Hong Kong Monetary Authority
The Hong Kong Monetary Authority (HKMA) was established in April 1993 by merging the Office of the Exchange Fund with the Office of the Commissioner of Banking. The HKMA is responsible for maintaining monetary and banking stability, including maintaining currency stability within the framework of the Linked Exchange Rate system under which the Hong Kong dollar is pegged to the US dollar.
Developers offer buyers financing to get around banks’ loan-to-value curbs
Developers are bypassing regulations on how much banks can lend by offering extra loans, which experts warn puts the buyers at risk
Hong Kong's biggest developers are skirting around bank restrictions by offering loans to raise the mortgage ceiling up to 85 per cent of a flat's value - which could put buyers at risk of a default if home prices fall significantly.
To speed up sales of large units, developers are providing an array of financial schemes as banks reduce the maximum loan-to-value (LTV) ratio for high-priced homes.
"A higher loan-to-valuation ratio will definitely mean higher risk," said Ivy Wong Mei-fung, Centaline Mortgage Broker's managing director.
Developers have gradually been increasing the size of second mortgages through finance companies to 40 per cent this year from 20 per cent, as competition for buyers intensifies.
Sun Hung Kai Properties, Hong Kong's second-largest developer by market capitalisation, offered a one-year bridge loan equivalent to as much as 70 per cent of a flat's value to promote Mount One in Fanling on Tuesday last week. All 44 units in the first batch were sold yesterday.
SHKP also provides a second mortgage of up to 25 per cent to buyers of flats at Mount One selling for more than HK$7 million. The first and second mortgage loans combined cannot exceed 85 per cent of the purchase price.
Cheung Kong, the city's largest developer in terms of market capitalisation, offered a second mortgage loan of up to 40 per cent last month, compared with 20 per cent in January, to boost the sales of Diva in Tin Hau.
Flats at both projects are selling in the range of HK$10 million to HK$22 million, which would subject them to a maximum LTV ratio of 50 per cent under the Hong Kong Monetary Authority's instructions to banks.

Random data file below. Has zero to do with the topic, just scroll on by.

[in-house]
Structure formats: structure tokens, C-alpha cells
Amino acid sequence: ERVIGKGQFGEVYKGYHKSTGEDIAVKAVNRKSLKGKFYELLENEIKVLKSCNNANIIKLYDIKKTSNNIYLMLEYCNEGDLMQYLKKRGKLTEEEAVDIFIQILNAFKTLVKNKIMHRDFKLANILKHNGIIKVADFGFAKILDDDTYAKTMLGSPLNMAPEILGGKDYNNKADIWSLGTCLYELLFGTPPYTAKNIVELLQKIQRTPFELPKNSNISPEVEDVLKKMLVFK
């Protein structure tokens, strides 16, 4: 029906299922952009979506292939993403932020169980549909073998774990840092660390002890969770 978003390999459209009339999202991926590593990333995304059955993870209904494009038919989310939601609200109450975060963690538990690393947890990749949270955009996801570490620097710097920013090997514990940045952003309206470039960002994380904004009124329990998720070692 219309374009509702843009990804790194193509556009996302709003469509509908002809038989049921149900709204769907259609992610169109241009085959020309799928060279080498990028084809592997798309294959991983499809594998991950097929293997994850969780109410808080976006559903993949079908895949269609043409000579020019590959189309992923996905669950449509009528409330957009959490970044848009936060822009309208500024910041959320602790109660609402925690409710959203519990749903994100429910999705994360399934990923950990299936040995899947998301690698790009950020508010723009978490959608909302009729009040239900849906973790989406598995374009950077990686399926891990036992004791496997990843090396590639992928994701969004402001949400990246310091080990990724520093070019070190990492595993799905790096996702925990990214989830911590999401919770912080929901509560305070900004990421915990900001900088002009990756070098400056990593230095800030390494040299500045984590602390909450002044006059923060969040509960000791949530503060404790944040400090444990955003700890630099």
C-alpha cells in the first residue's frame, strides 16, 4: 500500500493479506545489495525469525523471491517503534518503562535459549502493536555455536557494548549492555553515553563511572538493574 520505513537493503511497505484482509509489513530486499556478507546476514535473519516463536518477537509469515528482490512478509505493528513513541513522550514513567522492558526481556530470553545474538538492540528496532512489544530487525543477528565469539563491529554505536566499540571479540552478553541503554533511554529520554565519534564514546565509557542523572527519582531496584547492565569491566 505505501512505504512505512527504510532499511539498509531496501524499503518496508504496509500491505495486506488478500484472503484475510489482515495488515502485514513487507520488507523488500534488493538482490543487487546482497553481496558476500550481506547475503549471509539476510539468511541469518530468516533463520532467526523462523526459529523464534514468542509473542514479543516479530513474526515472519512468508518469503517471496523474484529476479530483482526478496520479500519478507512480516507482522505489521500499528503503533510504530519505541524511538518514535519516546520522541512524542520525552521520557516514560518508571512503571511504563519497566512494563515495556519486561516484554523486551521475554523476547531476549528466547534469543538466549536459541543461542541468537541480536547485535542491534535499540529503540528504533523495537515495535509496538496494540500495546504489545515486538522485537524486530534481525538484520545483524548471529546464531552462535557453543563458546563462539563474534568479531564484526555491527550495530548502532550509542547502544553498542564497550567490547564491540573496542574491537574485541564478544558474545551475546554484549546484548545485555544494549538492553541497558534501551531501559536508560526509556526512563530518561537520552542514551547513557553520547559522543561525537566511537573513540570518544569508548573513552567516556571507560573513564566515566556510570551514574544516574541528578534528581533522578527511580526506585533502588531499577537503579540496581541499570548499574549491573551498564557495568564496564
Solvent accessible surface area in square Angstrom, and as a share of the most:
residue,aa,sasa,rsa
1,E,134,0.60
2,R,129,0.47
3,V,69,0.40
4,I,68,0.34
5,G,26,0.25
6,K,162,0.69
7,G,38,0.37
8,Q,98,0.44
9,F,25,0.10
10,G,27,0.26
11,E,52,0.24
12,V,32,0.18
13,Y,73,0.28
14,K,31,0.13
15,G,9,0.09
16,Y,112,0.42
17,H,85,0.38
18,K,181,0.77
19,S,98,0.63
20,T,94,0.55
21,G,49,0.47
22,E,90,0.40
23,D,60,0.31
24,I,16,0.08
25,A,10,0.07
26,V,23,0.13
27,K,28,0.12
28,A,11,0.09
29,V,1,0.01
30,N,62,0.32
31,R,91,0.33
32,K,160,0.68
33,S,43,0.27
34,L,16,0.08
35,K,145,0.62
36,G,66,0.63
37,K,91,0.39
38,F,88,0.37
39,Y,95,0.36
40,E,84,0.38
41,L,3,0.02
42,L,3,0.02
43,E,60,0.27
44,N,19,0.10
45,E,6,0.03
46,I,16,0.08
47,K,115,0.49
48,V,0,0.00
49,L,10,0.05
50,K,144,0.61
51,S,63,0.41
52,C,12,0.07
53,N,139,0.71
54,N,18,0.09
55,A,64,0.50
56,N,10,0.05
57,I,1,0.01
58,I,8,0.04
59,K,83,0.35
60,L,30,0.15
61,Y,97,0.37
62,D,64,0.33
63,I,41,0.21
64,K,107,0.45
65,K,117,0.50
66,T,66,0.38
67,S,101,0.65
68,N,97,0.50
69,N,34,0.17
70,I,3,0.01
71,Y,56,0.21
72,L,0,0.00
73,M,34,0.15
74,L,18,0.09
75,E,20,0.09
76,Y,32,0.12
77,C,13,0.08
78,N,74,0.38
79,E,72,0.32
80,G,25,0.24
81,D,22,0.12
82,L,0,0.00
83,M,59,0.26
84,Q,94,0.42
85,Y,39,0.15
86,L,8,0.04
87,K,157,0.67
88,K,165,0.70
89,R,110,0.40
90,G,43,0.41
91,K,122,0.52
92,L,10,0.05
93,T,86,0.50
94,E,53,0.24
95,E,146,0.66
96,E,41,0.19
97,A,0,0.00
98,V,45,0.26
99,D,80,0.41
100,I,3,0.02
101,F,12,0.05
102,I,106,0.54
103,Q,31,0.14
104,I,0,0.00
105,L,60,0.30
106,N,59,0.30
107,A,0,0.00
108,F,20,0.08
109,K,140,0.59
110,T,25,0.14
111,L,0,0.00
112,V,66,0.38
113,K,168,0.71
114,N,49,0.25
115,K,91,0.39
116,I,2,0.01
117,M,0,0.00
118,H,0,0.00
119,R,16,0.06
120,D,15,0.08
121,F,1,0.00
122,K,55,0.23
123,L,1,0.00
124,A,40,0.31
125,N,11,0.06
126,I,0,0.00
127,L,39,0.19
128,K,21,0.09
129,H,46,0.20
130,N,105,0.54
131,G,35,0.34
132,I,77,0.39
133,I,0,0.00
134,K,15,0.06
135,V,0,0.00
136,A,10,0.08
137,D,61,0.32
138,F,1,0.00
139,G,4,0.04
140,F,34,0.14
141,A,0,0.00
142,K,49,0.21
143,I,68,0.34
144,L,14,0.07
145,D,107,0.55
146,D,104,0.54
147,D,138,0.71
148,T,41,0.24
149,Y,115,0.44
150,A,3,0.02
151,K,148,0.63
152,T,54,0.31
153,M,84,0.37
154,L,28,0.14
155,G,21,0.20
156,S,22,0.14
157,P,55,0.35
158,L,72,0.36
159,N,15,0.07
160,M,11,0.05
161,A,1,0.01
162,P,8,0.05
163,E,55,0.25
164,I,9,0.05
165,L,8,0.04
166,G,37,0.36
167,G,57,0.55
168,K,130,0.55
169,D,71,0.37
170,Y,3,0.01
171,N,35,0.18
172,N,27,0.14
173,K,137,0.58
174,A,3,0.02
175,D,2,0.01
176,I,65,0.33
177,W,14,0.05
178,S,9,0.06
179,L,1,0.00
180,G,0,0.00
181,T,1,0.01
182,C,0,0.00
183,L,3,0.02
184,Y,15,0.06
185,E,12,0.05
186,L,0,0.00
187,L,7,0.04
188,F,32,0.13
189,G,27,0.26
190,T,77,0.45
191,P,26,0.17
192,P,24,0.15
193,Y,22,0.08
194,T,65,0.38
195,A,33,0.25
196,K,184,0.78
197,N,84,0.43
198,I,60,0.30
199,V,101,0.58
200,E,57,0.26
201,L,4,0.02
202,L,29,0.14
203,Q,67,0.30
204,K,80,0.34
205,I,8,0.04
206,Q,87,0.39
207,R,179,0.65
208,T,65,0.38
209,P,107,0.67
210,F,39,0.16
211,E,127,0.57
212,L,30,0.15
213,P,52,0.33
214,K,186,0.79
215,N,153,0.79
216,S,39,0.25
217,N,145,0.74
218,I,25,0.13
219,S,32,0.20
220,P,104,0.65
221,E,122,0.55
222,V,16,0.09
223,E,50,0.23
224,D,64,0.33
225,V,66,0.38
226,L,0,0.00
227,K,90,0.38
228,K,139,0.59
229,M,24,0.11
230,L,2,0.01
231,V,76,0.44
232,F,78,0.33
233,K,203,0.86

One agent said the higher second loans mainly target investors and non-local residents who have secured mortgage loans of as low as 30 per cent.
"With a 40 per cent second mortgage, these buyers can borrow 70 per cent of the flat's value. I have seen an increasing number of buyers opting for extra loans, as banks have become cautious in granting mortgage loans to investors and mainland buyers," the agent said.
The aggressive extra lending to boost sales was prompted by the HKMA's tightening of mortgage loans for high-end flats in September in 2012 to minimise the lending risk of banks.
The regulator instructed banks to lower the maximum LTV ratio for properties priced between HK$10 million and HK$12 million to 50 per cent from 60 per cent.
For mortgage applicants whose principal income is derived from outside Hong Kong, the maximum LTV ratio was lowered by 20 percentage points.
Following the credit tightening, the number of transactions for homes worth more than HK$12 million dropped 39.7 per cent to 786 in this year's first quarter from 1,304 a year earlier. The total value of deals declined 56 per cent year on year to HK$22 billion.
The HKMA said it noted recent market developments in respect of residential mortgage financing.
"Homebuyers who look for mortgage financing should pay attention to various risk factors, including interest rate risk and refinancing risk. In particular, their long-term affordability in taking out a mortgage loan with a high level of LTV should be carefully considered," it said.
Victor Lui Ting, deputy managing director of SHKP, said the one-year bridge loan and second mortgage were aimed at helping upgraders, who are the most affected by the doubling of stamp duty and the credit tightening.
"Our units at Mount One are three- to four-bedroom flats costing about HK$11 million each. We have to help these buyers, as some of them will be able to get a bank loan of only 50 per cent," Lui said.
Without the extra loan, a buyer must make a down payment of about HK$5.5 million. Meanwhile, the government will only waive the double stamp duty if a family sells its existing flat within six months after buying a new flat.
"Our buyers only borrow up to 70 per cent with the first and second mortgages. In fact, we do not see lots of demand for second mortgage loans, and we are only offering more alternatives and choices for our customers," Lui said.